We are pleased to announce the launch of a new interactive data visualisation feature on UKDS.Stat, the data dissemination platform for international data at the UK Data Service. We have added a ‘Featured data’ section to the UKDS Stat homepage where we will highlight significant/topical news or events and showcase relevant international data. To launch this feature we have chosen to highlight #WorldPopulationDay which takes place on 11 July each year. The theme for this year is Family Planning: Empowering People, Developing Nations which has the aim of raising awareness that access to safe, voluntary family planning is a human right, is central to gender equality and women’s empowerment, and is a key factor in reducing poverty.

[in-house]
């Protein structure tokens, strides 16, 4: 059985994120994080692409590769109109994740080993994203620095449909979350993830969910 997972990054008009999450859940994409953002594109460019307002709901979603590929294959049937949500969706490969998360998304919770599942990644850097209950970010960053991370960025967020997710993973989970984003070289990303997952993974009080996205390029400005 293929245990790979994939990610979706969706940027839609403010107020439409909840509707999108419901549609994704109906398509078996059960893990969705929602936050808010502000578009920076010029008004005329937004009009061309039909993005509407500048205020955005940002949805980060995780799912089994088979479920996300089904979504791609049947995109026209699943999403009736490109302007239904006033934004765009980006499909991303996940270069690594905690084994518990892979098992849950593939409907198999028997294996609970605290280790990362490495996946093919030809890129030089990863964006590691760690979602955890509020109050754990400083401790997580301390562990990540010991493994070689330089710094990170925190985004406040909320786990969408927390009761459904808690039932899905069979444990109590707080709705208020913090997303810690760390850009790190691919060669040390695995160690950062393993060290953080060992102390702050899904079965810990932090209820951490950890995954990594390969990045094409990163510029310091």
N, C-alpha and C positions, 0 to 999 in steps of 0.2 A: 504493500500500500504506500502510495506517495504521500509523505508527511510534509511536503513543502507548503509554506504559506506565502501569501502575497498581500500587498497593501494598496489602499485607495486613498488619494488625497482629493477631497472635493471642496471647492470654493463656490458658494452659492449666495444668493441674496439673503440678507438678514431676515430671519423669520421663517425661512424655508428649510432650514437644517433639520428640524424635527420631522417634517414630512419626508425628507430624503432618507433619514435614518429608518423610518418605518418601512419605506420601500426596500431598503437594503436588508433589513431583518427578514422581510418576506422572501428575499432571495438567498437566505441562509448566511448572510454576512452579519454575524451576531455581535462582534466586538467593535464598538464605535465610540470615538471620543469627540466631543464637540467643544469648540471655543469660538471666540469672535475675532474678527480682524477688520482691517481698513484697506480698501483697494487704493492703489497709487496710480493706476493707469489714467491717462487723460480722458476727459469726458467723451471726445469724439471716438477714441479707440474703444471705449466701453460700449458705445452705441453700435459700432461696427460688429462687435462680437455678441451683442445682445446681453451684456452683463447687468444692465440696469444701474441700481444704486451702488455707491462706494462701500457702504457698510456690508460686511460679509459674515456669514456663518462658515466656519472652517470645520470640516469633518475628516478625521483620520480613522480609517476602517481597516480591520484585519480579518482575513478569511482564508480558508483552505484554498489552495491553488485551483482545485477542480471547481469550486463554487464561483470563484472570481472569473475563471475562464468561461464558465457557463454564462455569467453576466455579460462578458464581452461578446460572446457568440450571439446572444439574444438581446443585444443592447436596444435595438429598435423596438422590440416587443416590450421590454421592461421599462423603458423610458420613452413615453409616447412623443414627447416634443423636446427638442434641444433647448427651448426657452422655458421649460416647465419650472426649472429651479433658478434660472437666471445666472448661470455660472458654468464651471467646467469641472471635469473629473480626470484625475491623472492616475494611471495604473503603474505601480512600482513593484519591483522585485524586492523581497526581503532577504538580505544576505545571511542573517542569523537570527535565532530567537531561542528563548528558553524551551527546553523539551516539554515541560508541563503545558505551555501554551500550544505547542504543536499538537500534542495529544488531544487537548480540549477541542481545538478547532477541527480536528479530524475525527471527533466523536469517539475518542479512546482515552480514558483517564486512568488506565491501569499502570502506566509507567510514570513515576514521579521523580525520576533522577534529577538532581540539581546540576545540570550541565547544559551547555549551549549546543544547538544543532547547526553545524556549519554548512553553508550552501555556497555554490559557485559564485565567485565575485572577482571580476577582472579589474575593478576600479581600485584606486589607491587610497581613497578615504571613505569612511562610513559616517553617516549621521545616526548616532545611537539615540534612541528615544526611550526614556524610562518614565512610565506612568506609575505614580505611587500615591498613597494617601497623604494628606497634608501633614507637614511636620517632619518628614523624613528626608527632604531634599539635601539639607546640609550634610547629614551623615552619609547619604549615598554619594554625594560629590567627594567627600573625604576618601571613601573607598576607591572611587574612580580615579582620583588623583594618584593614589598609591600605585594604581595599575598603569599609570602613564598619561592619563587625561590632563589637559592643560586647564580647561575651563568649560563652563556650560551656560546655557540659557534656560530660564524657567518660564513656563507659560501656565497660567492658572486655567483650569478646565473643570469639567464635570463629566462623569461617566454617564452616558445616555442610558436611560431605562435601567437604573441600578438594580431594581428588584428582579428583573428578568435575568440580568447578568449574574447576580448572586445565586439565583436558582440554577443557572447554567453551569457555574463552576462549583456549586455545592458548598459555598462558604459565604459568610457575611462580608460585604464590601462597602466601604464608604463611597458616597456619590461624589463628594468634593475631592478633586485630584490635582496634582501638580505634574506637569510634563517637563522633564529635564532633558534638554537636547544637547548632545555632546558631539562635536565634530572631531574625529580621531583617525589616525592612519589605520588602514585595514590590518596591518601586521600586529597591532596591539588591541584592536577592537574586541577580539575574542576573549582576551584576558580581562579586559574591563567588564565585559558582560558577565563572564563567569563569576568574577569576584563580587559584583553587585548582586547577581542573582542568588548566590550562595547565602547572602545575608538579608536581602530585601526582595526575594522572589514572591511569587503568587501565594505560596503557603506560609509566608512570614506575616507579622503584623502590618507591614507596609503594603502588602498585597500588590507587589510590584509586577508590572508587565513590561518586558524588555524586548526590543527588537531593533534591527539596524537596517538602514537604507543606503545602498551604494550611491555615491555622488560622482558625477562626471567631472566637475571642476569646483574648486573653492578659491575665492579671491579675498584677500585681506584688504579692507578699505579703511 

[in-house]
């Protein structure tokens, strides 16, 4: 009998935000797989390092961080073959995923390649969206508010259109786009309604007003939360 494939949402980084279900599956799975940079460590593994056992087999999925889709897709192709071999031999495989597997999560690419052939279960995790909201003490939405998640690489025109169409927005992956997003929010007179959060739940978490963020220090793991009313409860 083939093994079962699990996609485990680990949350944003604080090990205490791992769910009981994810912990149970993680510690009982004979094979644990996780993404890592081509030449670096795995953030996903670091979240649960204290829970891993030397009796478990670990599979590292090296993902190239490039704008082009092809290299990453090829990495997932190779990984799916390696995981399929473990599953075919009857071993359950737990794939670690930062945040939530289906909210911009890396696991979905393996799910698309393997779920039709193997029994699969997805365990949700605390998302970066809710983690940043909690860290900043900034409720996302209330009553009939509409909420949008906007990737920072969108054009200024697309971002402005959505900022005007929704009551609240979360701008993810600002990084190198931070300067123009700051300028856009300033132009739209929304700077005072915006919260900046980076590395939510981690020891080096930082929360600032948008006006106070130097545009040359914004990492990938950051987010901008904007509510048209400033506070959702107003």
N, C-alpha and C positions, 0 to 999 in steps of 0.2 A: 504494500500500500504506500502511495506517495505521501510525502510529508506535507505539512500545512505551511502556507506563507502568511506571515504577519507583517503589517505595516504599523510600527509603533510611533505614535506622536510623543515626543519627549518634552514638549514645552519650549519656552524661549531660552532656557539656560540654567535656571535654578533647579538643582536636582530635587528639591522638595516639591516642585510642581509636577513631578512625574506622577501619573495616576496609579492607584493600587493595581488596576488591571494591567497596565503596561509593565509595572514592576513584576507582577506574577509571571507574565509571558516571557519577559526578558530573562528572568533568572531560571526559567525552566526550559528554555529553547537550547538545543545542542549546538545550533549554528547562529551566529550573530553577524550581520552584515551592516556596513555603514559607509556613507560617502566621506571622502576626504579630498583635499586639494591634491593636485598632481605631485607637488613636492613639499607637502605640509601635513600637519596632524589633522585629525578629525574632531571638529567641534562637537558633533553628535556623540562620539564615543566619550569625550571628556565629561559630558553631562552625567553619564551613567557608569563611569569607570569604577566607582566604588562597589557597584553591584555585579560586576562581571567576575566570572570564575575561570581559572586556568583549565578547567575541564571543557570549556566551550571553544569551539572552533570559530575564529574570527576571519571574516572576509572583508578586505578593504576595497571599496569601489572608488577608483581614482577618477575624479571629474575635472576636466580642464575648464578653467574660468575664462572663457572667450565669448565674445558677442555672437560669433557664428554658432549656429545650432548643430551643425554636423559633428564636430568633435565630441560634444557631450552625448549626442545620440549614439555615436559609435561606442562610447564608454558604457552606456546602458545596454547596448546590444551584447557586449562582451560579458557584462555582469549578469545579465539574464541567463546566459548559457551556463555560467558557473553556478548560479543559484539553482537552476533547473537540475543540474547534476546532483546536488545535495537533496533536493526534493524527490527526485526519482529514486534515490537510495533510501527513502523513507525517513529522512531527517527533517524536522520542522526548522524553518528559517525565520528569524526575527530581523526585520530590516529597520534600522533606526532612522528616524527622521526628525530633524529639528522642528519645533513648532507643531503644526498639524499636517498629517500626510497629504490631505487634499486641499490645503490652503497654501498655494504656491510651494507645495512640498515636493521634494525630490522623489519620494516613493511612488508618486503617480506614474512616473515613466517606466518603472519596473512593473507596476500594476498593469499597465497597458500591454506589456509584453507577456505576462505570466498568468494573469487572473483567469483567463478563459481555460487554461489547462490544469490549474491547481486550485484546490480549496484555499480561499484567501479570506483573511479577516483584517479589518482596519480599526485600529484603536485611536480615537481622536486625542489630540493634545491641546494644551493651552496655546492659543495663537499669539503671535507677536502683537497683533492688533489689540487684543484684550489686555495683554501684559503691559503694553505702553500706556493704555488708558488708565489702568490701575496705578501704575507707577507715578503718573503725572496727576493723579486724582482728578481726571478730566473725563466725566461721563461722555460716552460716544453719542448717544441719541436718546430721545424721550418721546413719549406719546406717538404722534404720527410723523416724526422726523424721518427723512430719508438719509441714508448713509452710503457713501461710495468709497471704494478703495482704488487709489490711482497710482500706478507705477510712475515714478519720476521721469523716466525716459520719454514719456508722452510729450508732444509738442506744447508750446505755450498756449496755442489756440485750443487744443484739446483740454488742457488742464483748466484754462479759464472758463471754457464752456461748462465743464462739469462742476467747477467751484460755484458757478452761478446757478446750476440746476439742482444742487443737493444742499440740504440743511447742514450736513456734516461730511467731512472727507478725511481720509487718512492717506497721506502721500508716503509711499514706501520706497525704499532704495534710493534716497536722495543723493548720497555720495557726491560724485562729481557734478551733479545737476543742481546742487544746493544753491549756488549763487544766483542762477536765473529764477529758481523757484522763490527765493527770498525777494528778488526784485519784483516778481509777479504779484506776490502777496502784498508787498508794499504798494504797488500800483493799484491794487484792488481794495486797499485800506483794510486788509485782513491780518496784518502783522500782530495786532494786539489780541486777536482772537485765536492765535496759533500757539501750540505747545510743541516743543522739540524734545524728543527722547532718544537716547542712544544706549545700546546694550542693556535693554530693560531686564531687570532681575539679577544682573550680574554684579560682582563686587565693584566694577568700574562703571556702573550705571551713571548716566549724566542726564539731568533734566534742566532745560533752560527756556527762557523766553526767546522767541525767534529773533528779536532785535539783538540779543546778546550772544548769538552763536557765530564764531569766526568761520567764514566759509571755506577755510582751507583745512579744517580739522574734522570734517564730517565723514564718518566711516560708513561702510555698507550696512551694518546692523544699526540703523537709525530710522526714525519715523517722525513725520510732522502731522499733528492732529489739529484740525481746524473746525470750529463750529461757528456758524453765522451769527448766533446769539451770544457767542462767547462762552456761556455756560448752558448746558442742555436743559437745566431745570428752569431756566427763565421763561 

The scatterplot displayed includes two data series from the World Bank World Development Indicator dataset (April 2017 edition) – ‘Birth rate (per 1000 people) vs GDP per capita, PPP, 2015’. A link to the data visualisation can be tweeted and a link to the correct citation information is displayed. In addition, the scatterplot data can be viewed within a UKDS.Stat table and any update to the underlying dataset will be immediately reflected in the interactive data visualisation. The scatterplot is generated by extracting data via the UKDS.Stat Application Programming Interface (API) using the SDMX-JSON web service, which is then fed into an appropriate visualisation tool; it is the result of work carried out by the international data team looking at how people can use the UKDS.Stat API to access data and generate a variety of interactive visualisations. Presenting data in a visual context can help people to understand the significance of the data. As well as highlighting the data we host on UKDS.Stat, we are keen to help others to build their own visualisations using our data. We have added some information describing how to create both static data visualisations within UKDS.Stat and also how to generate interactive data visualisations from API queries and from CSV formatted data. We would love to see any data visualisations you develop, so please do let us know and remember to #citethedata.